Newcastle’s 1-0 League Cup Semi-Final first-leg victory at Southampton saw their goalkeeper Nick Pope keep his 10th consecutive clean sheet. The longest such run for at least decade prompted much discussion amongst football pundits and online commentators. Soon repeated was an old cliché: that a good goalkeeper is worth 15-20 points a season. But is that accurate?
With the score on the night still 0-0, Pope produced two key saves to deny Che Adams. Without these crucial saves, the argument goes, Newcastle could not have won the match. Therefore, an equivalent league performance would be “worth” two or even all three points.
A Team Effort
Newcastle have 39 points from 20 games so far this season. Over a whole season, this projects to 74 total points. If we assign 15 or 20 of those points to Pope, this does not leave many for the rest of the squad. Perhaps this is why, whilst recognising Pope for his individual achievement, statisticians Opta were also keen to underline that this is a team achievement:
16 – Newcastle United have kept more clean sheets in all competitions this season than any other side in Europe’s big five leagues. Unit.
— OptaJoe (@OptaJoe) January 24, 2023
A Lesson from Baseball?
This is the sort of problem that baseball statisticians have been grappling with for a while now. Amongst the new statistics which have come to prominence in the last decade is WAR, or Wins Above Replacement. WAR provides a single number which attempts to summarise a player’s total contribution to their team. If we had Goalkeeper WAR in football, it would compare Pope’s performance to that of a replacement-level goalkeeper. (The replacement-level player is someone you could pick up today on a free transfer or promote from your reserve team.)
In the 2022 Major League Baseball season, Aaron Judge was the league MVP and had a WAR of 11.4. The New York Yankees had a total of 55 WAR, so Judge scored over a fifth of their total WAR. However, Judge was the team’s leading scorer as well as playing defensively as a fielder on every play. Saying that Pope is directly responsible for the same proportion of Newcastle’s points would seem to leave little room for the club’s other defensive and attacking contributors.
The WAR statistic in baseball is controversial, having seen backlash from many long-term fans and pundits. Even those who like the concept will often disagree about the weight given to certain elements.
However, the idea of WAR is compelling: a single measure representing a player’s contribution to their team. It allows for comparison between players at the same position but also even those who play very different positions. The focus on comparison with a replacement-level player recognises that every performance is relative. Newcastle would probably keep some clean sheets with Dubravka or Karius in goal, just not as many as with Pope.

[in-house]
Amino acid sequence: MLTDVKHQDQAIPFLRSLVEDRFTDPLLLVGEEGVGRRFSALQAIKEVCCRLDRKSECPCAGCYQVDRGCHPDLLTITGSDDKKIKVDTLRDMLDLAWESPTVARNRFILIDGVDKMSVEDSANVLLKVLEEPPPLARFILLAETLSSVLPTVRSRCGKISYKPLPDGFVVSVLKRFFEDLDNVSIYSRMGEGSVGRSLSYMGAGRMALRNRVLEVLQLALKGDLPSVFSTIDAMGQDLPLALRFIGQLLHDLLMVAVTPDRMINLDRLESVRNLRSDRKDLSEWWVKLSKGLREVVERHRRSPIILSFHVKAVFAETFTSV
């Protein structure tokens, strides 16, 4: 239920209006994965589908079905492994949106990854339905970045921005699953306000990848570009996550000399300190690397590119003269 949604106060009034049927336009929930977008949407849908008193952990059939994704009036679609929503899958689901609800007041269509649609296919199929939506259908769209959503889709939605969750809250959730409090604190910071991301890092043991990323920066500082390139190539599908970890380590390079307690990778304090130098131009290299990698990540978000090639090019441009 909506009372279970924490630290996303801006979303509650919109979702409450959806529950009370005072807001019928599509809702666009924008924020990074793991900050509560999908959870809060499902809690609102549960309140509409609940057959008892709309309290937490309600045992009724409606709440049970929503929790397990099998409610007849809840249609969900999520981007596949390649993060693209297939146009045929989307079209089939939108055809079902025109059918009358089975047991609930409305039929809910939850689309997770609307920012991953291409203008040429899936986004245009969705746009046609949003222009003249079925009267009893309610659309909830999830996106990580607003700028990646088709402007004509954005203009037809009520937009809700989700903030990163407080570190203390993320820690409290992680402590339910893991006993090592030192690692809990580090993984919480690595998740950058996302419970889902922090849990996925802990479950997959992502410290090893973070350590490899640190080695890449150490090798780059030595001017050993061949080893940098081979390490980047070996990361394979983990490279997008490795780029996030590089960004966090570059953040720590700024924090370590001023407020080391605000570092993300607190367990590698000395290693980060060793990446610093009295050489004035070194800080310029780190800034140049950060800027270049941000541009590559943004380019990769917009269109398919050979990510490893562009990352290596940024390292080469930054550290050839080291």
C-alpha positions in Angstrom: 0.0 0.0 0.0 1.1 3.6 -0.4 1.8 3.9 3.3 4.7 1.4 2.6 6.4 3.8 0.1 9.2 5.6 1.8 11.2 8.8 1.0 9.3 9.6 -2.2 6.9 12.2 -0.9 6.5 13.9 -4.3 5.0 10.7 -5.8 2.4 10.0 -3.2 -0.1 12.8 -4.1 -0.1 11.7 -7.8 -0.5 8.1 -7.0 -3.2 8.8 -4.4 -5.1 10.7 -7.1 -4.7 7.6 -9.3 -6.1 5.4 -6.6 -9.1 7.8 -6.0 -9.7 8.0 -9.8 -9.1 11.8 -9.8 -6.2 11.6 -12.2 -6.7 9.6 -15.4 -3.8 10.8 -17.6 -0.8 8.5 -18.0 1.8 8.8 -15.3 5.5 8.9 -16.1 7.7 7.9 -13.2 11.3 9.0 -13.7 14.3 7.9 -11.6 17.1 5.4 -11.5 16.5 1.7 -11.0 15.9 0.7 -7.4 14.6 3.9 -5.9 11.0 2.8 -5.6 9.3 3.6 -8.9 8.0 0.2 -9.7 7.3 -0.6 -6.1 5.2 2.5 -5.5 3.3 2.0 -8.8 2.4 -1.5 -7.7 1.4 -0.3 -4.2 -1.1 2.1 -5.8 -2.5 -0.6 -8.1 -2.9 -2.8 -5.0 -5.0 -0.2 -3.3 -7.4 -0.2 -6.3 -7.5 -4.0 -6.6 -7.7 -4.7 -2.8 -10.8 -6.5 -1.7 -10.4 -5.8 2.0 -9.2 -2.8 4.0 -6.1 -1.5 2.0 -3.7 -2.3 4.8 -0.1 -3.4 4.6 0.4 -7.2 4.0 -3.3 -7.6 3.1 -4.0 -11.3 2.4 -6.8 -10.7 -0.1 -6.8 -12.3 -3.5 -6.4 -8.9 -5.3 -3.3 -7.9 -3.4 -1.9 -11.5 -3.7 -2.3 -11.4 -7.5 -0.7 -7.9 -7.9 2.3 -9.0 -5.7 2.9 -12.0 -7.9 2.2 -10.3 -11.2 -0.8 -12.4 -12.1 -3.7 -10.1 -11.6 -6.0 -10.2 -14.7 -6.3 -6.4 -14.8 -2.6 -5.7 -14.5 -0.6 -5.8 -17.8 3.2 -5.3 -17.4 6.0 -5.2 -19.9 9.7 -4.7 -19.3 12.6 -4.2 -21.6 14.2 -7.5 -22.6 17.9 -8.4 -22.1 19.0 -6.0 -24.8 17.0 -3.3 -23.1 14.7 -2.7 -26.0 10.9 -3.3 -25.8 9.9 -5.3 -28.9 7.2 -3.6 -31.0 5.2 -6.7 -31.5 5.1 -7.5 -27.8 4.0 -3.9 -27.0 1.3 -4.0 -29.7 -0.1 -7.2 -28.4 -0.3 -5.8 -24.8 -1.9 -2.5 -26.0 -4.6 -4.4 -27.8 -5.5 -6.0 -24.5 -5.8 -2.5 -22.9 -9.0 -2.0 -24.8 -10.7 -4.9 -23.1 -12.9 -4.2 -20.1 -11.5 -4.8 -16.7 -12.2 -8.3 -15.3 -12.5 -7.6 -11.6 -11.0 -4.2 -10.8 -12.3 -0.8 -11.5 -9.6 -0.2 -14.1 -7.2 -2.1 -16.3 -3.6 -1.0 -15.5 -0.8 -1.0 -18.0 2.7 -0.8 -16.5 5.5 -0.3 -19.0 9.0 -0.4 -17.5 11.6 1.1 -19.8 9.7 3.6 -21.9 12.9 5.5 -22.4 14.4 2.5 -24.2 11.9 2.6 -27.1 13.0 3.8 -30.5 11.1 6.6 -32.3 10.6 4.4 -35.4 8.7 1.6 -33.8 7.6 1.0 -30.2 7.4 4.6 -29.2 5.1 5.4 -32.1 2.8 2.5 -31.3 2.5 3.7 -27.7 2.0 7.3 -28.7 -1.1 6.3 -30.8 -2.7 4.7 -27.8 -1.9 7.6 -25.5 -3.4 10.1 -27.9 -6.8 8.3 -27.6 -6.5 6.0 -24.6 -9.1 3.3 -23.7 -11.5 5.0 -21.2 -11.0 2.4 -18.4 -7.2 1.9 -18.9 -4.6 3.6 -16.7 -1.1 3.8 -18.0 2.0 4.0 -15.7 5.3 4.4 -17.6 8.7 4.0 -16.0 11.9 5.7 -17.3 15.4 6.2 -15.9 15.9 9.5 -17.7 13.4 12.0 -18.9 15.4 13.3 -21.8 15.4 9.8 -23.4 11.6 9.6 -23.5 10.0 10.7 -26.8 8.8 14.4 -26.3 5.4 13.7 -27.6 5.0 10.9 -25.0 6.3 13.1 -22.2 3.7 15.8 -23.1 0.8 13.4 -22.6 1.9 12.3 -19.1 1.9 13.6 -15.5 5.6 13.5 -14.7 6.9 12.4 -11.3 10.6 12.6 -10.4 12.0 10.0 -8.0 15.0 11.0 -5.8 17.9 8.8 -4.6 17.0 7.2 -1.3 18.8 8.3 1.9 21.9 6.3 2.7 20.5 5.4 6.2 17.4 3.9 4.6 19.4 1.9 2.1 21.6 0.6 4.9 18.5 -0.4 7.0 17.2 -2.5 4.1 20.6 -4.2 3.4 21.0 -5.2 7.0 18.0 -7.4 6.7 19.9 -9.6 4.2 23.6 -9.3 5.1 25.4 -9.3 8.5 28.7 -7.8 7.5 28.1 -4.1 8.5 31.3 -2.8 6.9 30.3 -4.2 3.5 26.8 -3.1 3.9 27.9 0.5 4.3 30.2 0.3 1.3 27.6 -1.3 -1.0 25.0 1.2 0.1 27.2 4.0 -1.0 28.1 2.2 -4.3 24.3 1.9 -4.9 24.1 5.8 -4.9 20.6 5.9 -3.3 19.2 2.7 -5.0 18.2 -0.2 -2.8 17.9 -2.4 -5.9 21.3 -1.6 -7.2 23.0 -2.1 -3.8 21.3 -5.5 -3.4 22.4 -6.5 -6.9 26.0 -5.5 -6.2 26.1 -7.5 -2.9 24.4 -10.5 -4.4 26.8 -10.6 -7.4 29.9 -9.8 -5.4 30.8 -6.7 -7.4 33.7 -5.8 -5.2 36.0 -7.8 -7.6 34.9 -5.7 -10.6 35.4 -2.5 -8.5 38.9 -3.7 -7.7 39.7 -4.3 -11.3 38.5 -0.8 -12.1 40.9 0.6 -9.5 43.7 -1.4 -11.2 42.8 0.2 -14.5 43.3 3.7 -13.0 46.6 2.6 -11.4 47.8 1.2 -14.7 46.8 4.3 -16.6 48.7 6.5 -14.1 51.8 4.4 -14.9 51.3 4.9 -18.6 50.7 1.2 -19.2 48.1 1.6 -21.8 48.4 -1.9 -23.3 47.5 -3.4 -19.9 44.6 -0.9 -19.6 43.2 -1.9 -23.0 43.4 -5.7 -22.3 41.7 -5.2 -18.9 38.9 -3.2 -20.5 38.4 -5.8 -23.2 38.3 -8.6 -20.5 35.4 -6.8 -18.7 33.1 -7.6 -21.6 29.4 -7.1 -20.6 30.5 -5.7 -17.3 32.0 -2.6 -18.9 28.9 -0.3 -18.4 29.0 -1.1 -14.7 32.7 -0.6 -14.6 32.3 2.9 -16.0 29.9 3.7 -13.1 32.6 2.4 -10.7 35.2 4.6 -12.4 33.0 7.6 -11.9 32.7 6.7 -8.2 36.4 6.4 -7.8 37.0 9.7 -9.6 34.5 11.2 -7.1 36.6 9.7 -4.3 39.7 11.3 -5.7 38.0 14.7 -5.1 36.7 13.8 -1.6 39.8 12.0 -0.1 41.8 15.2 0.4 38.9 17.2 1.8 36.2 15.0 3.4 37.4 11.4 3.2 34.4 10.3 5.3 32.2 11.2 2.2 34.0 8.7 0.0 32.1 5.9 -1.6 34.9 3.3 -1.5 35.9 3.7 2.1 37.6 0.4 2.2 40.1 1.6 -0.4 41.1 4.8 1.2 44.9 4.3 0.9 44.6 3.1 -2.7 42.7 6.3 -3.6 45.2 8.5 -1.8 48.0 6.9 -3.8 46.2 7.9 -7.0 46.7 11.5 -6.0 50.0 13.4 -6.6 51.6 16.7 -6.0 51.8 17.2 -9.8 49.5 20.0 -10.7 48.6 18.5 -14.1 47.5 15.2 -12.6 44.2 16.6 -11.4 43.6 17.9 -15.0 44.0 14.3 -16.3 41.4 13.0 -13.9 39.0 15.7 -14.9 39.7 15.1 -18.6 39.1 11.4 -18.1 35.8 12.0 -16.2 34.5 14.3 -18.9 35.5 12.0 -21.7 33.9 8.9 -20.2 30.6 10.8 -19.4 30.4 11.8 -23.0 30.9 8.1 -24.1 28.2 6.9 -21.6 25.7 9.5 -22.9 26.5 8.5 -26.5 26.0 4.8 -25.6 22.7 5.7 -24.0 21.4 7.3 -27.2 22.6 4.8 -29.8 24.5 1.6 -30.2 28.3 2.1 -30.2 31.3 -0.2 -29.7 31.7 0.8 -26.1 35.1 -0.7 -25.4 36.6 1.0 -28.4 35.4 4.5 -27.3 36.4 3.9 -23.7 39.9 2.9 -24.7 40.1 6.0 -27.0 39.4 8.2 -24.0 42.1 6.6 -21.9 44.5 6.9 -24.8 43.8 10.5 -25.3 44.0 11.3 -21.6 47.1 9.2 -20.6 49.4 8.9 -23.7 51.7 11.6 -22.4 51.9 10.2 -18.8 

WAR for Football?
Football WAR would allow us to compare goalkeepers with very different qualities: shot-stoppers, good distributors, penalty-saving experts etc. It would also allow us to compare players at different positions, better understanding which transfers represented the best investment.
Creating a WAR measure encompassing every element of a football player’s contribution would be difficult. Football statistics are at a much less-developed stage than in many other sports. Furthermore, football is a more difficult sport to assess numerically than baseball. Football is more fluid, the game is less broken-down into individual series of plays, and actions are more difficult to quantify. Do we have the right number to quantify how Joe Willock broke up Martin Ødegaard’s passing lanes, and how much this contributed to Newcastle’s point at the Emirates?
However, this is exactly the sort of thing that analysis departments in many football clubs, as well as in the media, are trying to develop. Perhaps in the years to come we will see some early attempts to create a “football WAR”.
The Value of a Goalkeeper
If and when football WAR comes along, I suspect it will rate Nick Pope’s 2022/23 season quite highly. At £10m he seems to have been underpriced by today’s standards. It seems likely many Premier League football clubs will be ruing not making a move.
Saying a good goalkeeper is worth 15-20 points a season to a club seems a stretch. However, I suspect those saying it have not really considered the scale of the number. They are just trying to underline a point that it’s an important position for any great team. That’s a less controversial opinion: for example we’ve seen top managers like Klopp and Guardiola, backed by their clubs’ recruitment teams, making aggressive changes at the position as they build great teams. Newcastle seem to be the latest club to have made the right upgrade at this position.